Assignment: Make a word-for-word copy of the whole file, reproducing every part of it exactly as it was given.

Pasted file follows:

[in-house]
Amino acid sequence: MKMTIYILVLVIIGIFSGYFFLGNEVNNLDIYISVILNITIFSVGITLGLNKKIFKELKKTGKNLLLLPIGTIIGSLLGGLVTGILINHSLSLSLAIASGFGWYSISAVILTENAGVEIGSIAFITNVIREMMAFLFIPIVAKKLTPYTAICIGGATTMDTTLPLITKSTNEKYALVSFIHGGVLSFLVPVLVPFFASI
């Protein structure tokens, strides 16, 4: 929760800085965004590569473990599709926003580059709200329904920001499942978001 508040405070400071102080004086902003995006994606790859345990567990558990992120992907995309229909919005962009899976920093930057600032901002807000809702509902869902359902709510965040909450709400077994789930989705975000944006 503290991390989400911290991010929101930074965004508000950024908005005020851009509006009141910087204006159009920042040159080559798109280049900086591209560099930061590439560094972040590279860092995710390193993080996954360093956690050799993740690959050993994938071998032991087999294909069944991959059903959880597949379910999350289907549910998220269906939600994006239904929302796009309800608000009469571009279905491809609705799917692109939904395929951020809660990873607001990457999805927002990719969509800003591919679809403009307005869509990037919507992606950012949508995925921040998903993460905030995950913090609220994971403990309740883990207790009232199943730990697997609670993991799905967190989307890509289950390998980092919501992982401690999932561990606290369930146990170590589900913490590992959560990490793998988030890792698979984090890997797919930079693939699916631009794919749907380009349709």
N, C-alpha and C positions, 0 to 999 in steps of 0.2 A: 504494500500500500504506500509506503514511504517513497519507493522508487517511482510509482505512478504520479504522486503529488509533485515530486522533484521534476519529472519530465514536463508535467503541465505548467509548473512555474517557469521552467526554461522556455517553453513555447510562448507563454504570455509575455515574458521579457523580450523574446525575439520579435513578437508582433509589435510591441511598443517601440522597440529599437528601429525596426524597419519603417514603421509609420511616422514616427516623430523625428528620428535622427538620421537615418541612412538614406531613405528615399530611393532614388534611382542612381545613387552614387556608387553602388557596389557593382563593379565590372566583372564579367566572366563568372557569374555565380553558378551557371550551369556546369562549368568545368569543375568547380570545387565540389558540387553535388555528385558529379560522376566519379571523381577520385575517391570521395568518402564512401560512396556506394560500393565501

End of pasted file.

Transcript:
[in-house]
Amino acid sequence: MKMTIYILVLVIIGIFSGYFFLGNEVNNLDIYISVILNITIFSVGITLGLNKKIFKELKKTGKNLLLLPIGTIIGSLLGGLVTGILINHSLSLSLAIASGFGWYSISAVILTENAGVEIGSIAFITNVIREMMAFLFIPIVAKKLTPYTAICIGGATTMDTTLPLITKSTNEKYALVSFIHGGVLSFLVPVLVPFFASI
């Protein structure tokens, strides 16, 4: 929760800085965004590569473990599709926003580059709200329904920001499942978001 508040405070400071102080004086902003995006994606790859345990567990558990992120992907995309229909919005962009899976920093930057600032901002807000809702509902869902359902709510965040909450709400077994789930989705975000944006 503290991390989400911290991010929101930074965004508000950024908005005020851009509006009141910087204006159009920042040159080559798109280049900086591209560099930061590439560094972040590279860092995710390193993080996954360093956690050799993740690959050993994938071998032991087999294909069944991959059903959880597949379910999350289907549910998220269906939600994006239904929302796009309800608000009469571009279905491809609705799917692109939904395929951020809660990873607001990457999805927002990719969509800003591919679809403009307005869509990037919507992606950012949508995925921040998903993460905030995950913090609220994971403990309740883990207790009232199943730990697997609670993991799905967190989307890509289950390998980092919501992982401690999932561990606290369930146990170590589900913490590992959560990490793998988030890792698979984090890997797919930079693939699916631009794919749907380009349709």
N, C-alpha and C positions, 0 to 999 in steps of 0.2 A: 504494500500500500504506500509506503514511504517513497519507493522508487517511482510509482505512478504520479504522486503529488509533485515530486522533484521534476519529472519530465514536463508535467503541465505548467509548473512555474517557469521552467526554461522556455517553453513555447510562448507563454504570455509575455515574458521579457523580450523574446525575439520579435513578437508582433509589435510591441511598443517601440522597440529599437528601429525596426524597419519603417514603421509609420511616422514616427516623430523625428528620428535622427538620421537615418541612412538614406531613405528615399530611393532614388534611382542612381545613387552614387556608387553602388557596389557593382563593379565590372566583372564579367566572366563568372557569374555565380553558378551557371550551369556546369562549368568545368569543375568547380570545387565540389558540387553535388555528385558529379560522376566519379571523381577520385575517391570521395568518402564512401560512396556506394560500393565501